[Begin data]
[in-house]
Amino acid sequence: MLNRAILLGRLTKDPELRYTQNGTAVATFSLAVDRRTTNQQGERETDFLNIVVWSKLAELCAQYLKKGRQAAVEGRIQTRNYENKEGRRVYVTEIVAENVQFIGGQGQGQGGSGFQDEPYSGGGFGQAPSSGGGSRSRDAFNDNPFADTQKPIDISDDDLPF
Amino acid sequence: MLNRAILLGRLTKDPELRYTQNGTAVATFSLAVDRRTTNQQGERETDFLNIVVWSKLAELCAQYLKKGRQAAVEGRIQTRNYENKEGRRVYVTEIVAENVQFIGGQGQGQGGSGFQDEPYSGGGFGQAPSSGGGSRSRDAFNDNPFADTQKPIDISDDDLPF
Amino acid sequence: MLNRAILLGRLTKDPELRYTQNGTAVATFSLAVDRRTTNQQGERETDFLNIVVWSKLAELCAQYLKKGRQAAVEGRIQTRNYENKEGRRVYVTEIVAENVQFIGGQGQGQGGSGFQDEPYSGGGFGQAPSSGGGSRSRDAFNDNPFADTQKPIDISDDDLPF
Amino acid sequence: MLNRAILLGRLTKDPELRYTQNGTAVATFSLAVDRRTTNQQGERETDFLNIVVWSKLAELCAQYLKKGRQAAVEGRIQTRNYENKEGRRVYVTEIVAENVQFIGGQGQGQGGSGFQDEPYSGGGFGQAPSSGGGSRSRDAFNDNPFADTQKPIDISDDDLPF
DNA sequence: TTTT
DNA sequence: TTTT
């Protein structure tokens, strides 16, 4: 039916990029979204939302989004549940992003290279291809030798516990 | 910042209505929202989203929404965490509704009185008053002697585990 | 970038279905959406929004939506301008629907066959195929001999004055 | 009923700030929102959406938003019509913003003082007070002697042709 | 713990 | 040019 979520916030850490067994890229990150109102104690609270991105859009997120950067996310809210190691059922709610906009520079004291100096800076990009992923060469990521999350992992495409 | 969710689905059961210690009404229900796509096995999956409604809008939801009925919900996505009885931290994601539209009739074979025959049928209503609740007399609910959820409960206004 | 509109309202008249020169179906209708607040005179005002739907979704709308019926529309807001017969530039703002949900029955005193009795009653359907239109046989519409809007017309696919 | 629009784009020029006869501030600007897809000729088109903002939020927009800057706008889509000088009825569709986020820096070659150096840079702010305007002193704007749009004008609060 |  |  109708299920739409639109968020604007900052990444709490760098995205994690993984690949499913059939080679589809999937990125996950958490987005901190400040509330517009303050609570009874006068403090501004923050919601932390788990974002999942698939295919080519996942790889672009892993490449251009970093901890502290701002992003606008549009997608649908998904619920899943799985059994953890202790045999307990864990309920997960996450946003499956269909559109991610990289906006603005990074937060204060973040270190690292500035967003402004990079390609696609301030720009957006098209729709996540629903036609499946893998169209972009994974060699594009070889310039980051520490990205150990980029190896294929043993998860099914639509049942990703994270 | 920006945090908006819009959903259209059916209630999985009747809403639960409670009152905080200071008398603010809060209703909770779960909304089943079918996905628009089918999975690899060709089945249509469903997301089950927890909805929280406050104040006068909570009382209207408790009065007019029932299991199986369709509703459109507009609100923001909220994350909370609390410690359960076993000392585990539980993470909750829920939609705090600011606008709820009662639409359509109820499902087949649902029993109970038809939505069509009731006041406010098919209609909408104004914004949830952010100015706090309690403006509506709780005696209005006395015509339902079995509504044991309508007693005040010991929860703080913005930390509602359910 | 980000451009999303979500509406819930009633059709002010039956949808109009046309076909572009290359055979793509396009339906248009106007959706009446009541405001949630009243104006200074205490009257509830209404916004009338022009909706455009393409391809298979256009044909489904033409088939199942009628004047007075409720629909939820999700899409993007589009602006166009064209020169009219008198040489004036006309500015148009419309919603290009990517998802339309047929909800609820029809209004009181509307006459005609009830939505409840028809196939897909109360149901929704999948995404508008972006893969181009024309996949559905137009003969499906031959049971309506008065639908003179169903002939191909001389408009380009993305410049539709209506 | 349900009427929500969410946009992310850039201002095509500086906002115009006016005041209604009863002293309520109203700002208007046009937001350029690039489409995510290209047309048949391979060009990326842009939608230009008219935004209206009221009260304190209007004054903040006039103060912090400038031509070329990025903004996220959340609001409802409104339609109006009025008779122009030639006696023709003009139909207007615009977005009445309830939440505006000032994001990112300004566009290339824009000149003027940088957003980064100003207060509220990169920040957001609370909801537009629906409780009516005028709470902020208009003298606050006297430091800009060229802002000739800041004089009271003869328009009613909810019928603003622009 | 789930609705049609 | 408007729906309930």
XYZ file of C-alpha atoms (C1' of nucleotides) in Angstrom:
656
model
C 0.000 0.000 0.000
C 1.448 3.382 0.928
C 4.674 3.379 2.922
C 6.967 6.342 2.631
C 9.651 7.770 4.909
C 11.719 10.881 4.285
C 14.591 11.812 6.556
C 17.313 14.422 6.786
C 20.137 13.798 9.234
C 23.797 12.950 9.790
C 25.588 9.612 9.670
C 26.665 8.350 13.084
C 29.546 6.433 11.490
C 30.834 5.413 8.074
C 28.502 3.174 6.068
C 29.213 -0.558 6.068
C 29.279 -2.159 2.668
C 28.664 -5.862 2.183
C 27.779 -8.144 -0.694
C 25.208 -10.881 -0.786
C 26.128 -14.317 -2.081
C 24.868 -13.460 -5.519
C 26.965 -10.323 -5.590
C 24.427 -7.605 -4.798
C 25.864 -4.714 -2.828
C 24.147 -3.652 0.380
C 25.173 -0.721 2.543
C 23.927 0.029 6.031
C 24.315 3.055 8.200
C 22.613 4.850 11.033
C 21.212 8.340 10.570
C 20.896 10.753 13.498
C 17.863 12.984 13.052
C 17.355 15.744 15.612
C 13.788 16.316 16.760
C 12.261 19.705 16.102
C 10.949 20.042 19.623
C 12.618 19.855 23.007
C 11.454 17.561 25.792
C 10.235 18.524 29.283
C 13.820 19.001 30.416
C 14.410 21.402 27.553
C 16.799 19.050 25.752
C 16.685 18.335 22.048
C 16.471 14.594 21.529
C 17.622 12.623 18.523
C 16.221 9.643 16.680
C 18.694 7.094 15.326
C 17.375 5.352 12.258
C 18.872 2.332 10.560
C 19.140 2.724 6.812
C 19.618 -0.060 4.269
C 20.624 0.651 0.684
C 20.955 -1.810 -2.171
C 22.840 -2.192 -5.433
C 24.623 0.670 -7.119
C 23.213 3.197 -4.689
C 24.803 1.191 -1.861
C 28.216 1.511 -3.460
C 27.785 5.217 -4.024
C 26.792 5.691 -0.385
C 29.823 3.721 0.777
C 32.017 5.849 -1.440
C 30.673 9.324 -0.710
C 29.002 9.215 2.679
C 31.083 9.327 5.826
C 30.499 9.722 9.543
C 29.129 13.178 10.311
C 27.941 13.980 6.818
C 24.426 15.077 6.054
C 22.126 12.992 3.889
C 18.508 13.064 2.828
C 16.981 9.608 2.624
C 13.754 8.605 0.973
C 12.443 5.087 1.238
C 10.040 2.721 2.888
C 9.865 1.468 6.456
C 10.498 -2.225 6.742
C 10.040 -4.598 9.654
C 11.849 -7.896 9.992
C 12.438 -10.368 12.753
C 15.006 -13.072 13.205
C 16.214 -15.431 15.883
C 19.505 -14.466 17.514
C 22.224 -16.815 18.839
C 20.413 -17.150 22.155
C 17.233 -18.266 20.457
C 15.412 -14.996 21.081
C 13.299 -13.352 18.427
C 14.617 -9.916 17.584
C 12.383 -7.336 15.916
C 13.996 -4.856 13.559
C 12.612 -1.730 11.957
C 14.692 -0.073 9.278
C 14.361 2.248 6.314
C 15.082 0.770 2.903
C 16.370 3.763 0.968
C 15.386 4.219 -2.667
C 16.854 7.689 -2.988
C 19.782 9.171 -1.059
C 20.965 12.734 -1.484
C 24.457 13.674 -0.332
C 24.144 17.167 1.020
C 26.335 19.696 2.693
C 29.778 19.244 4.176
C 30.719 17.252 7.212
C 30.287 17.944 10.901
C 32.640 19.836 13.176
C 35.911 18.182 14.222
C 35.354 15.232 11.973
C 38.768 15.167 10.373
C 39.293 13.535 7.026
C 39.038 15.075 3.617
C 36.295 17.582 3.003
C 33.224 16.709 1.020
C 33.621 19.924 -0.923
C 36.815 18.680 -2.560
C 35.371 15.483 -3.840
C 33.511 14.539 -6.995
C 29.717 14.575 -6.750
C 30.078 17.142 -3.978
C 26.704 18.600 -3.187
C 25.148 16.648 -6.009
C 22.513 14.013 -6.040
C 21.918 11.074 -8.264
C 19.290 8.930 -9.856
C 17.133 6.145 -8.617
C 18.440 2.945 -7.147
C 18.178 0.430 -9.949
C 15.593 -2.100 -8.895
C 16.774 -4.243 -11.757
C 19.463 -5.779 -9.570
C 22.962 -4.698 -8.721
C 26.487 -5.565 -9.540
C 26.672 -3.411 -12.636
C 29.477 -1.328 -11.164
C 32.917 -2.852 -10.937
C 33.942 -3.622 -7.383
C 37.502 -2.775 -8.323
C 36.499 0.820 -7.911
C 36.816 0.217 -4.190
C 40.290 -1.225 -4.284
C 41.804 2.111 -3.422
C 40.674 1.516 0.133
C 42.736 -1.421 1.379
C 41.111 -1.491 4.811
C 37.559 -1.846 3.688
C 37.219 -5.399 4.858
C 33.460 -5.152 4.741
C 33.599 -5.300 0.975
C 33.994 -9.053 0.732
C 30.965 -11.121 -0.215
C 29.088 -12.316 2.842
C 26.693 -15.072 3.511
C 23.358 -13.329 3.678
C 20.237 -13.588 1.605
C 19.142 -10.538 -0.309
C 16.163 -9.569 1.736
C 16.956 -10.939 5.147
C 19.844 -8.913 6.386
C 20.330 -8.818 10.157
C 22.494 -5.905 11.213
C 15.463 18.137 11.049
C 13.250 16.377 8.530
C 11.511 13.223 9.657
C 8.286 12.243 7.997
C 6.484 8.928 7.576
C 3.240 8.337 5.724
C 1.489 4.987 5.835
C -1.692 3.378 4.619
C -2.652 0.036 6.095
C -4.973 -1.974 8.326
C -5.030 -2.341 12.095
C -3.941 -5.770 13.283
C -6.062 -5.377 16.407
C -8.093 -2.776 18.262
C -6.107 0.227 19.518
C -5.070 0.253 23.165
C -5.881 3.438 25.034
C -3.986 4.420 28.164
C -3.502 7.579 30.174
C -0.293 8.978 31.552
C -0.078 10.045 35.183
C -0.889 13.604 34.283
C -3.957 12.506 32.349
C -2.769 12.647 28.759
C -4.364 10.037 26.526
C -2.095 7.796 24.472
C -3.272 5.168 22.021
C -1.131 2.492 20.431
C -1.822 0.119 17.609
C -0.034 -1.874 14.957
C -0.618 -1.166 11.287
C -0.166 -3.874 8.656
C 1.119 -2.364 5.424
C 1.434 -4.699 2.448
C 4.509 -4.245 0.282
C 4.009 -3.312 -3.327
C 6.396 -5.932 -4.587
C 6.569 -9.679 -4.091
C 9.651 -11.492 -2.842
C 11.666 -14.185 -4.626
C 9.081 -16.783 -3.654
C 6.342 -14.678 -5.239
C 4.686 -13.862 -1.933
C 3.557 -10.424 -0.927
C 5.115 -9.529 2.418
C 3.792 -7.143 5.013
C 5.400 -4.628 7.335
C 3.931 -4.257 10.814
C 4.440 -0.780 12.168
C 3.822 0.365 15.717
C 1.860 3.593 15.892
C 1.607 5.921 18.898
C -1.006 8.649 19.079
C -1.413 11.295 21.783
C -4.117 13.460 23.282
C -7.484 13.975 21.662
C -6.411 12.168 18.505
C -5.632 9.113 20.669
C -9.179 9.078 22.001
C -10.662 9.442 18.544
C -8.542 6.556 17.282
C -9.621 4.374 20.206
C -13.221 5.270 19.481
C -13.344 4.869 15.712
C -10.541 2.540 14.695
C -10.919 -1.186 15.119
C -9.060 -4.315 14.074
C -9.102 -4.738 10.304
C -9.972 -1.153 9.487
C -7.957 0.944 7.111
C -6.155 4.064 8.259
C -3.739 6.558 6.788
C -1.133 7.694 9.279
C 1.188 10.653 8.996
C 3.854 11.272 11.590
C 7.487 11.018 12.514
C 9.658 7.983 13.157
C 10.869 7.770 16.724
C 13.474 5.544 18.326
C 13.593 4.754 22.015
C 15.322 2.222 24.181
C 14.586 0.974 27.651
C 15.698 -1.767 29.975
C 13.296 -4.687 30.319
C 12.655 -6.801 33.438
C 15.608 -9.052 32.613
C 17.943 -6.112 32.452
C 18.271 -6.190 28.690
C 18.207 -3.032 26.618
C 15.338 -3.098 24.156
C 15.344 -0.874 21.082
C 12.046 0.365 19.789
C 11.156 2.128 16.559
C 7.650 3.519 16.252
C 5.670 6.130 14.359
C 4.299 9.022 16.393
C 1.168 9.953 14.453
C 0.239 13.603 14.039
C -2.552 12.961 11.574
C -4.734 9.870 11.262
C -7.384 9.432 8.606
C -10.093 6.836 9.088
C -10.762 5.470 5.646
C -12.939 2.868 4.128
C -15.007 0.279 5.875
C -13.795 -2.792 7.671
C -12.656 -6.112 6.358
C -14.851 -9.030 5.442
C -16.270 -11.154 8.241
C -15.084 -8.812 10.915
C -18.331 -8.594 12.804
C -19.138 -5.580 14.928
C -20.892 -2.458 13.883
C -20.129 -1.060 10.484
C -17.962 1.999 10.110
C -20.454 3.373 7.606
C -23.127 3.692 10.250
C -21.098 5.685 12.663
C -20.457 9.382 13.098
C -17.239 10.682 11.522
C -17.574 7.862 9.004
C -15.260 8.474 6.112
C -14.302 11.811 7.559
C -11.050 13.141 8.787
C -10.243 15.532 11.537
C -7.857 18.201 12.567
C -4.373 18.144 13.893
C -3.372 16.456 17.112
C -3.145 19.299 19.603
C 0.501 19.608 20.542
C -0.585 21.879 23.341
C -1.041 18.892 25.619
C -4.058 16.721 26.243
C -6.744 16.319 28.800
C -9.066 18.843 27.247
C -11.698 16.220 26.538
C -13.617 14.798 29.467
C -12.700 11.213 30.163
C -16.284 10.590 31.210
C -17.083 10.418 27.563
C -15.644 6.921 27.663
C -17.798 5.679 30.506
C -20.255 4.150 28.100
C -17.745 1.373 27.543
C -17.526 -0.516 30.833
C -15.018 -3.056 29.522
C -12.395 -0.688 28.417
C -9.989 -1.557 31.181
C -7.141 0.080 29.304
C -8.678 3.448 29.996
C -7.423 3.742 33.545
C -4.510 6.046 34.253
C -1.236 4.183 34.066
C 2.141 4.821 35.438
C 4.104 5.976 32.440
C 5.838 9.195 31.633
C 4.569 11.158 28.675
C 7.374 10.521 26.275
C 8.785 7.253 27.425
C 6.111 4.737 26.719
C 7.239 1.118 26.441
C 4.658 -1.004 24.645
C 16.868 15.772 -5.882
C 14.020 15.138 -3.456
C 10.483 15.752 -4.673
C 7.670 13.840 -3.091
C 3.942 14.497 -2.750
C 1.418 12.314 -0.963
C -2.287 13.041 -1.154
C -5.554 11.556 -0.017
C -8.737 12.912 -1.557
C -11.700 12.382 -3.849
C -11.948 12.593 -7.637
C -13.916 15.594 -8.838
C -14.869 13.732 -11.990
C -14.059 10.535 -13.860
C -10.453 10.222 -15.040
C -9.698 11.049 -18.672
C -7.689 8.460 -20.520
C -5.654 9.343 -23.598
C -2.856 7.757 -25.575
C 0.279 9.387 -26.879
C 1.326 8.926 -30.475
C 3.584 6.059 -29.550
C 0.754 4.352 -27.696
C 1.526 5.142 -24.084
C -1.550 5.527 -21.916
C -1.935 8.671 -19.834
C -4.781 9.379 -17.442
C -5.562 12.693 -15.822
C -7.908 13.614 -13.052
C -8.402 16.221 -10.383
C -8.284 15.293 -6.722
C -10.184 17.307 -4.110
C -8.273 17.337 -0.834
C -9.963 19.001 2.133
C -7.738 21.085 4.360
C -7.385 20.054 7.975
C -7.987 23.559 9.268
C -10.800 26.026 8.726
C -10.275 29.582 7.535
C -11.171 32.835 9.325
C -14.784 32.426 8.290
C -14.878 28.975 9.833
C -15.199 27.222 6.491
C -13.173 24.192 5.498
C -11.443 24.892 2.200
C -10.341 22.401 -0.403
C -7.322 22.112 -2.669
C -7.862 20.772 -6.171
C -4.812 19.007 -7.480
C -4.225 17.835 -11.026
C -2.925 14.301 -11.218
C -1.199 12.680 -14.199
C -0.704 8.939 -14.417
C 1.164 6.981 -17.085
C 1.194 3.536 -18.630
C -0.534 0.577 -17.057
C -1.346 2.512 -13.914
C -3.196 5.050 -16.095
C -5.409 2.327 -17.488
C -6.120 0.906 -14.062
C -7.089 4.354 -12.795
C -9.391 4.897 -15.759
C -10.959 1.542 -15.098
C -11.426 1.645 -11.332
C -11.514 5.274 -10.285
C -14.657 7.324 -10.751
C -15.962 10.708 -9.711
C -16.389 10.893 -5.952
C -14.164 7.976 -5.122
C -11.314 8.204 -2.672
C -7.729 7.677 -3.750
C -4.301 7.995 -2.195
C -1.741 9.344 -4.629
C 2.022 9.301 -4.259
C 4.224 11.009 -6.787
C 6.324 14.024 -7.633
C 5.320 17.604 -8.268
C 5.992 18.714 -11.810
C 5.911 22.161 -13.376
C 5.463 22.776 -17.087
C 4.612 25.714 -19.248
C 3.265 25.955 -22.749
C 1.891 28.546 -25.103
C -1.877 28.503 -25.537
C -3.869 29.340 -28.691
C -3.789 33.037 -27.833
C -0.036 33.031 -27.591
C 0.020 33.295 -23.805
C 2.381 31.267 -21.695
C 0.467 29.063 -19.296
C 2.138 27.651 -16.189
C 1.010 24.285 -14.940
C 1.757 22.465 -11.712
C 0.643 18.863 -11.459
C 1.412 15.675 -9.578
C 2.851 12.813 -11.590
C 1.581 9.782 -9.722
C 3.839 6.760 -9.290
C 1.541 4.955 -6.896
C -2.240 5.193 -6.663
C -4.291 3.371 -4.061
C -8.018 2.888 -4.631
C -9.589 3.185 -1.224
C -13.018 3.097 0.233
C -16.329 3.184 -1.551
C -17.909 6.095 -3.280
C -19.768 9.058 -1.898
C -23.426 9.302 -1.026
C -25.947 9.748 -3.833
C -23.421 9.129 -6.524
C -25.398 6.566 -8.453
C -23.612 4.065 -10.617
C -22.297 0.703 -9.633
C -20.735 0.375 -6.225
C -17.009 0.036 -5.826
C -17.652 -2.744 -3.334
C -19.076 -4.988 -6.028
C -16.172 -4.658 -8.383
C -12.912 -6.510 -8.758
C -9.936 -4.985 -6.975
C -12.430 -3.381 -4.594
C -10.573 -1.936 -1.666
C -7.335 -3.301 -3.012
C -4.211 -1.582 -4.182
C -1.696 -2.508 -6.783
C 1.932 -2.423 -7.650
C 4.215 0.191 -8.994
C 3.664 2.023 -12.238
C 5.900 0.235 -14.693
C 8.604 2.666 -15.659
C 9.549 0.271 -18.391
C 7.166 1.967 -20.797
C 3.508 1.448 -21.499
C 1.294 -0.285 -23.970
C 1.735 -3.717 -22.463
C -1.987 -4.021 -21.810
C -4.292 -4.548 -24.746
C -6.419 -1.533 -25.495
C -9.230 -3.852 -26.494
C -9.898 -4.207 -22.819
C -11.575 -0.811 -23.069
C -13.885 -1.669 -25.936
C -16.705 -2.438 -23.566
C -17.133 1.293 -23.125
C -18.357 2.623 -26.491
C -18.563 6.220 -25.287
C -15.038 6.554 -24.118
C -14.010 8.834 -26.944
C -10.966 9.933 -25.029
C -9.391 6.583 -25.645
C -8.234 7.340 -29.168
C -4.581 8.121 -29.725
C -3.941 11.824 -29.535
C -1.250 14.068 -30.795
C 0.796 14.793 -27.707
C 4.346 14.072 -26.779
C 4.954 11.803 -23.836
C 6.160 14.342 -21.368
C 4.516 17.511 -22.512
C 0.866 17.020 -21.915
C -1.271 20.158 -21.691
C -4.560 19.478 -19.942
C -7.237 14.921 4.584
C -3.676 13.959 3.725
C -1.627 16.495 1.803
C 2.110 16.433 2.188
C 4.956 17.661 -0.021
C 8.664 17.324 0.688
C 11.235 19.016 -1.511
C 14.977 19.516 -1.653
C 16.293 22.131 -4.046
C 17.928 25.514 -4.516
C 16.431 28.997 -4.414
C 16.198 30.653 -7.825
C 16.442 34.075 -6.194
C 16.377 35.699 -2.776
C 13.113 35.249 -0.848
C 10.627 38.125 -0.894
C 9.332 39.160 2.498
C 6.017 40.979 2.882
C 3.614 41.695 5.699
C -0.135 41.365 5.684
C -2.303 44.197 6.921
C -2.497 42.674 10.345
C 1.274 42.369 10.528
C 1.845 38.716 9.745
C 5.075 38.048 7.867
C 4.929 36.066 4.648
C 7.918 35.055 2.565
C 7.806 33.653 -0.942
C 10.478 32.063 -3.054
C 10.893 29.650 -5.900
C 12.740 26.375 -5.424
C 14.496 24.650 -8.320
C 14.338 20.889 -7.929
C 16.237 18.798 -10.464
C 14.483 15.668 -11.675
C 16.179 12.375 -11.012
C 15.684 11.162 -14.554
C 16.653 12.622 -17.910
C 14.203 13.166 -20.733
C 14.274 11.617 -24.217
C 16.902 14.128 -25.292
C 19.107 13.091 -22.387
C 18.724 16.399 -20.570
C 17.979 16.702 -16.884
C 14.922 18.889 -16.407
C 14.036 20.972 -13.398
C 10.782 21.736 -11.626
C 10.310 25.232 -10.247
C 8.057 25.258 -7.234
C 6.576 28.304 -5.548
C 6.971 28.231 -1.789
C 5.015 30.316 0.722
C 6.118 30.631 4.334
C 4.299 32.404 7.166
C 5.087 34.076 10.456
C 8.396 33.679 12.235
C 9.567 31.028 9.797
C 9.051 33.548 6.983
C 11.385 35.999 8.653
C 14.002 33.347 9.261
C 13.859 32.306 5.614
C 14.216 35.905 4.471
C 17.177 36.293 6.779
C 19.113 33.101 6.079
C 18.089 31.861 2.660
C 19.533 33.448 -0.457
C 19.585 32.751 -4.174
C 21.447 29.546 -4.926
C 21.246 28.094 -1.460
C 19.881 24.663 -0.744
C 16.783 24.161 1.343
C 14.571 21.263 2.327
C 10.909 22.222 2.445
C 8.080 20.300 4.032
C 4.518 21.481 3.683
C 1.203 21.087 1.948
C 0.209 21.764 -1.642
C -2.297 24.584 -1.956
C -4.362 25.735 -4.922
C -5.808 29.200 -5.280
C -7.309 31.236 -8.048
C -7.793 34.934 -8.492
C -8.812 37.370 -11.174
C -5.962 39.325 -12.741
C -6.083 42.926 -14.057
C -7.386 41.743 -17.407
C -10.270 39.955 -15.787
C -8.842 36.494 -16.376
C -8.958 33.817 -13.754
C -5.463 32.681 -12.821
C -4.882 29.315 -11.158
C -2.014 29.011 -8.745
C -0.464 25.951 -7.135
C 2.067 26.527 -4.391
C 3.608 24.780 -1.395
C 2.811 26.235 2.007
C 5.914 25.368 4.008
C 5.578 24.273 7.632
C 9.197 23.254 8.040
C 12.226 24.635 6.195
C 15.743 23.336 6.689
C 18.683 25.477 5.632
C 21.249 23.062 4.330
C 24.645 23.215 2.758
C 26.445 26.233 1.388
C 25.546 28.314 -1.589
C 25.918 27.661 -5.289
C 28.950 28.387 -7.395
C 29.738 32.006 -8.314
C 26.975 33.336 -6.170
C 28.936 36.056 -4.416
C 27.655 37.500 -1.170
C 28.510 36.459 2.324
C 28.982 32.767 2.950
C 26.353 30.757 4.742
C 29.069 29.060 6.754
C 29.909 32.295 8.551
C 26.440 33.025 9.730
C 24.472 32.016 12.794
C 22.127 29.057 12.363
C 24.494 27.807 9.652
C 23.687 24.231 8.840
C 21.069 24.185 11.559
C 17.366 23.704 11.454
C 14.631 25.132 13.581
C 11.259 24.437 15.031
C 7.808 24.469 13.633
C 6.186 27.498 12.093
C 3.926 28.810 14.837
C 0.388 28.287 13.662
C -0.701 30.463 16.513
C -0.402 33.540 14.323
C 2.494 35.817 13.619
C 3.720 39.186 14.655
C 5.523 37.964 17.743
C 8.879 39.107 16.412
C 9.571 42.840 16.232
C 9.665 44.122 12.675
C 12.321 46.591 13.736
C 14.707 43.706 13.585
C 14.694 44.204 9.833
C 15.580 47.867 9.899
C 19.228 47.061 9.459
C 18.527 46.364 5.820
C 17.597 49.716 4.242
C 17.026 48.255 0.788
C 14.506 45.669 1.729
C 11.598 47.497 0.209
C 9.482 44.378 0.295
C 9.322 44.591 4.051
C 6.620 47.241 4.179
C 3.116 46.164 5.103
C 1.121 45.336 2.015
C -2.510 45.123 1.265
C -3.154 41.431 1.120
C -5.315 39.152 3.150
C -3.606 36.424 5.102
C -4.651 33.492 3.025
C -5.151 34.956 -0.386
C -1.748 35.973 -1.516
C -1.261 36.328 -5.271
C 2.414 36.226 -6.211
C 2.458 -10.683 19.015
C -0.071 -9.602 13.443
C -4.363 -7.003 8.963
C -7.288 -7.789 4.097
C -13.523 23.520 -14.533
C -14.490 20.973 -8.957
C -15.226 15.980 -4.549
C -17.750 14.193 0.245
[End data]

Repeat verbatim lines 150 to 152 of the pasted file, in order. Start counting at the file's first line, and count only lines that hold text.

C 37.502 -2.775 -8.323
C 36.499 0.820 -7.911
C 36.816 0.217 -4.190